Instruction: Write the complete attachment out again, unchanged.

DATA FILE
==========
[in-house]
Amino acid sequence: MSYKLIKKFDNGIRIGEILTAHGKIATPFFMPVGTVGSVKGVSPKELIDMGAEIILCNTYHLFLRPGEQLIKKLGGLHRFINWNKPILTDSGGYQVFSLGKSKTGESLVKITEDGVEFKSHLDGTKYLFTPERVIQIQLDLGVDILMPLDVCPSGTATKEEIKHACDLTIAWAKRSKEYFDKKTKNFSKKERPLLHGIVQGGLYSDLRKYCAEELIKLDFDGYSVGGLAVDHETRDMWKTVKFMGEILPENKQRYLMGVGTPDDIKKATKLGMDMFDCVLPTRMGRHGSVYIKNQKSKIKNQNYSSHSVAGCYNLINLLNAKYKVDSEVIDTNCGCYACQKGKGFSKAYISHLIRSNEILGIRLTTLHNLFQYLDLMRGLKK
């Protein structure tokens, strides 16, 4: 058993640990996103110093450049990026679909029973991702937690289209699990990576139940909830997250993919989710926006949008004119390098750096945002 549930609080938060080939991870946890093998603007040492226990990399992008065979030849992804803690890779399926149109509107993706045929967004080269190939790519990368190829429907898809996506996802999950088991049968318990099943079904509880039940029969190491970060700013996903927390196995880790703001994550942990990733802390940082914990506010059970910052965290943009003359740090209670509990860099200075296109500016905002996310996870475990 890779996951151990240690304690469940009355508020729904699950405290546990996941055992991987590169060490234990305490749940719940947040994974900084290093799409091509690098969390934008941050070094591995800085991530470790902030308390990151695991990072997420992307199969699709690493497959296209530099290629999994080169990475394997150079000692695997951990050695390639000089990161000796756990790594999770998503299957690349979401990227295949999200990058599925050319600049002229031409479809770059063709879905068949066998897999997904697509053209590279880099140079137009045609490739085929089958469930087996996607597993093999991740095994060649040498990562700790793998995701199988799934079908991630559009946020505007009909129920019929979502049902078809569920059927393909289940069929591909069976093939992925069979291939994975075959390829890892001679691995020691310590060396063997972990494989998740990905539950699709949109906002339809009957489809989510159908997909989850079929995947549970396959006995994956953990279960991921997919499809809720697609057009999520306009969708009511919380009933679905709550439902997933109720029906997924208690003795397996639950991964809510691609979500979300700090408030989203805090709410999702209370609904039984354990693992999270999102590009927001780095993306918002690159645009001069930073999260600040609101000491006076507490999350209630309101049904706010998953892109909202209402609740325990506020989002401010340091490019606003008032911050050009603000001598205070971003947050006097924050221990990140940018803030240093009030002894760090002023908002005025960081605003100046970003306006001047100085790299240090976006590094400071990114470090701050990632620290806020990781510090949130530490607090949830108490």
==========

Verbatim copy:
[in-house]
Amino acid sequence: MSYKLIKKFDNGIRIGEILTAHGKIATPFFMPVGTVGSVKGVSPKELIDMGAEIILCNTYHLFLRPGEQLIKKLGGLHRFINWNKPILTDSGGYQVFSLGKSKTGESLVKITEDGVEFKSHLDGTKYLFTPERVIQIQLDLGVDILMPLDVCPSGTATKEEIKHACDLTIAWAKRSKEYFDKKTKNFSKKERPLLHGIVQGGLYSDLRKYCAEELIKLDFDGYSVGGLAVDHETRDMWKTVKFMGEILPENKQRYLMGVGTPDDIKKATKLGMDMFDCVLPTRMGRHGSVYIKNQKSKIKNQNYSSHSVAGCYNLINLLNAKYKVDSEVIDTNCGCYACQKGKGFSKAYISHLIRSNEILGIRLTTLHNLFQYLDLMRGLKK
């Protein structure tokens, strides 16, 4: 058993640990996103110093450049990026679909029973991702937690289209699990990576139940909830997250993919989710926006949008004119390098750096945002 549930609080938060080939991870946890093998603007040492226990990399992008065979030849992804803690890779399926149109509107993706045929967004080269190939790519990368190829429907898809996506996802999950088991049968318990099943079904509880039940029969190491970060700013996903927390196995880790703001994550942990990733802390940082914990506010059970910052965290943009003359740090209670509990860099200075296109500016905002996310996870475990 890779996951151990240690304690469940009355508020729904699950405290546990996941055992991987590169060490234990305490749940719940947040994974900084290093799409091509690098969390934008941050070094591995800085991530470790902030308390990151695991990072997420992307199969699709690493497959296209530099290629999994080169990475394997150079000692695997951990050695390639000089990161000796756990790594999770998503299957690349979401990227295949999200990058599925050319600049002229031409479809770059063709879905068949066998897999997904697509053209590279880099140079137009045609490739085929089958469930087996996607597993093999991740095994060649040498990562700790793998995701199988799934079908991630559009946020505007009909129920019929979502049902078809569920059927393909289940069929591909069976093939992925069979291939994975075959390829890892001679691995020691310590060396063997972990494989998740990905539950699709949109906002339809009957489809989510159908997909989850079929995947549970396959006995994956953990279960991921997919499809809720697609057009999520306009969708009511919380009933679905709550439902997933109720029906997924208690003795397996639950991964809510691609979500979300700090408030989203805090709410999702209370609904039984354990693992999270999102590009927001780095993306918002690159645009001069930073999260600040609101000491006076507490999350209630309101049904706010998953892109909202209402609740325990506020989002401010340091490019606003008032911050050009603000001598205070971003947050006097924050221990990140940018803030240093009030002894760090002023908002005025960081605003100046970003306006001047100085790299240090976006590094400071990114470090701050990632620290806020990781510090949130530490607090949830108490």